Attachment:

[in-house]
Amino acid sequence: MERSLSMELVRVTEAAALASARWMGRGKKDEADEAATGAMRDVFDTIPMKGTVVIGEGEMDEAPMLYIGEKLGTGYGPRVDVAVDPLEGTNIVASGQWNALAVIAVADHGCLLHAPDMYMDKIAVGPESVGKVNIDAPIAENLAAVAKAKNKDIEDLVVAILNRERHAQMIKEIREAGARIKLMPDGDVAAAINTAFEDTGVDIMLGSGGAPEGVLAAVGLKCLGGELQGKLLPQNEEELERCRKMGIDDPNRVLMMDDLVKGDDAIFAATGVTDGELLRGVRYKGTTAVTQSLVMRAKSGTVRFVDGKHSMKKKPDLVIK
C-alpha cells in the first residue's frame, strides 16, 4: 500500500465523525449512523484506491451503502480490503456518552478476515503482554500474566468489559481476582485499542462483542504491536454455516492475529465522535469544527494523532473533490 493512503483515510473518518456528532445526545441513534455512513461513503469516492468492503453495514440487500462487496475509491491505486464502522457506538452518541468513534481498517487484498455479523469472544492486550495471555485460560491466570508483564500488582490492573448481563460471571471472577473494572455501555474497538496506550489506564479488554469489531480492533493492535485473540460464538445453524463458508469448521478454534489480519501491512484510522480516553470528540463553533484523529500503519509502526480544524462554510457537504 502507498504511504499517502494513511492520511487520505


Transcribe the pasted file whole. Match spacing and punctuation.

[in-house]
Amino acid sequence: MERSLSMELVRVTEAAALASARWMGRGKKDEADEAATGAMRDVFDTIPMKGTVVIGEGEMDEAPMLYIGEKLGTGYGPRVDVAVDPLEGTNIVASGQWNALAVIAVADHGCLLHAPDMYMDKIAVGPESVGKVNIDAPIAENLAAVAKAKNKDIEDLVVAILNRERHAQMIKEIREAGARIKLMPDGDVAAAINTAFEDTGVDIMLGSGGAPEGVLAAVGLKCLGGELQGKLLPQNEEELERCRKMGIDDPNRVLMMDDLVKGDDAIFAATGVTDGELLRGVRYKGTTAVTQSLVMRAKSGTVRFVDGKHSMKKKPDLVIK
C-alpha cells in the first residue's frame, strides 16, 4: 500500500465523525449512523484506491451503502480490503456518552478476515503482554500474566468489559481476582485499542462483542504491536454455516492475529465522535469544527494523532473533490 493512503483515510473518518456528532445526545441513534455512513461513503469516492468492503453495514440487500462487496475509491491505486464502522457506538452518541468513534481498517487484498455479523469472544492486550495471555485460560491466570508483564500488582490492573448481563460471571471472577473494572455501555474497538496506550489506564479488554469489531480492533493492535485473540460464538445453524463458508469448521478454534489480519501491512484510522480516553470528540463553533484523529500503519509502526480544524462554510457537504 502507498504511504499517502494513511492520511487520505